Page:Men of the Time, eleventh edition.djvu/513

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eng^eer^ under the late Mr. Timo- thy Bramah. He was engaged as an assistant engineer, under Robert Stephensouj on the Manchester and Birmingham Railway, under Mr. James Walker, in a graving dock in Woolwich dockyard, in 1&40 became Resident Engineer of the London and Croydon Railway, and carried out some important works in the widening of that line, and the necessary alteration of bridges, &c., without impeding the heavy traffic of the railway. The Croydon and Epsom Railway was constructed under his direction, and in 1846 he succeeded the late Mr. Brunei as Chief Engineer of the Bristol and Exeter Railway, in which capacity he constructed and laid out sever^ wdlways in the West of England. In 1855 he was appointed by the Go- vernment a member of the Ordnance Select Committee, an office which he held for about three years, until the committee was reconstructed. He has for several years been pro- fessionally connected with the General Post Office, his principal duties being the settlement, by arbitration with railway companies, of the rates of payments for mail trains. He has laid out and re- ported on many works abroad ; the drainage of the Lake Fucino in Italy, and the construction of the Beziers and Graissessar Railway in France, having been commenced under his direction, and from his designs. He is Engineer of the Somerset Central and Dorset Cen- tral Railways, Consulting Engineer of the Ceylon and Pemambuco Railways, and in 1868 was elected President of the Institution of Civil Eng^eers. He was created a Com- panion of the Order of SS. Michael and George in 1876, and a Knight Commander of the same Order in May, 1883.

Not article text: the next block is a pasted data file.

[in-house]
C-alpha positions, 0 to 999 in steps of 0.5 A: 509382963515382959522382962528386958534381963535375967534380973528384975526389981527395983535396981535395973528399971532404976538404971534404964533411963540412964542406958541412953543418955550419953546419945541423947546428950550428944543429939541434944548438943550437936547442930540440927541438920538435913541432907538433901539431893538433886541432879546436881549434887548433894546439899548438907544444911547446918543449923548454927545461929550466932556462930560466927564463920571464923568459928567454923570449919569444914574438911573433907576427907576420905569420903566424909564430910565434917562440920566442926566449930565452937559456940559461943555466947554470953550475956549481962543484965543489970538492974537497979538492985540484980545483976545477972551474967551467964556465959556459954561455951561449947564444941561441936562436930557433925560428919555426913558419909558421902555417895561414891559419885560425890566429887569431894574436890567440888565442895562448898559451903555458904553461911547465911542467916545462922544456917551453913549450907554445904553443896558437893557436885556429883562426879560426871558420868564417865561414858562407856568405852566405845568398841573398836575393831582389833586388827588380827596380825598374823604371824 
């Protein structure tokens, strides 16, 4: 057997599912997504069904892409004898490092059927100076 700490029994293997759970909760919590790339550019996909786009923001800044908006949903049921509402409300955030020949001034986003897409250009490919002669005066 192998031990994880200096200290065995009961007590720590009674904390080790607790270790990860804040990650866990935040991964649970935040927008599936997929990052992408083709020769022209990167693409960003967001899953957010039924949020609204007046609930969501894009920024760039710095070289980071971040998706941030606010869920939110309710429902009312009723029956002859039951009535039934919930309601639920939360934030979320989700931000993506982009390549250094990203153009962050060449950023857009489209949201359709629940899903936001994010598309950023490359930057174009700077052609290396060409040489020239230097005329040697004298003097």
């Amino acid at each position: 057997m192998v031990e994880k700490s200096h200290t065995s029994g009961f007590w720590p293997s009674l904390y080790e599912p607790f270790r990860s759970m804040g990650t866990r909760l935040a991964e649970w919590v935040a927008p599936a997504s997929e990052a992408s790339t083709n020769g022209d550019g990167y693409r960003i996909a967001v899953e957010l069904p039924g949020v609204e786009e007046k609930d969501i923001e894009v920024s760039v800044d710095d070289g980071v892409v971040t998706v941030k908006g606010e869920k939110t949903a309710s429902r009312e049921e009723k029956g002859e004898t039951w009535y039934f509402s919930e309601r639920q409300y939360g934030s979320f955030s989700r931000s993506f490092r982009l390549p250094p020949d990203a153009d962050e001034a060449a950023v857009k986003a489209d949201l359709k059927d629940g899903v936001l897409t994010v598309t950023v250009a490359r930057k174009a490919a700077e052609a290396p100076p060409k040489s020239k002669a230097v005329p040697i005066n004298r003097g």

GREGORY, Edwabd John, A.R.A., son of an engineer in the Peninsular and Oriental Company's service, was born at Southampton in 1850. He was educated in the

Middle Class School there under Mr. David Cruickshank, who did much to encourage his artistic pro- clivities. He was then placed in the Engineers' drawing office of the Peninsular and Oriental Company at Southampton, where he remained till 1869. During this time he attended the Southampton School of Art. He also became acquainted with Mr. Herkomer, and took part in the formation of a Life Class chiefly under his direction. He then came to London, studied at South Kensing^n for a few months, then took up some other mechanical decorative work for the "depart- ment," succeeding Herkomer in this employment. He exhibited his first picture (in water colour) at the Dudley Gallery, and was tnen for a number of years a regular member of The Oraphie artistic staff. In 1873 he was elected a member of the Institute of Painters in Water Colours. His first considerable success dates from 1876, when he exhibited, at Mr. Deschamps* Gallery in New Bond Street, a powerful picture of morning light streaming in on the ho^ and hostess of an otherwise deserted ball-room. Am<5ng the pictures exhibited by him at the Institute are : " Norwegian Pirates," " Pet of the Crew," "Sir Galahad" (which gained the Watts Prize at Man- chester), "St. George," and "Last Touches." At the Grosvenor Gal- lery he has exhibited portraits of the Chairman of Lloyd s Register, Mr. W. T. Eley, and Miss Gallo- way; and "The Rehearsal" and other pictures: and at the Royal Academy, his own portrait, and portraits of Mr. H. R. Robertson, and the Rev. Thos. Stevens, Warden of Bradford College. Mr. Gregory was elected an Associate of the Royal Academy, Jan. 30, 1883.

GREGORY, The Rev. Robebt, M.A., son of Robert Gregory, Esq., of Nottingham, born in 1819, was educated at private schools and at Corpus Christi College, Oxford,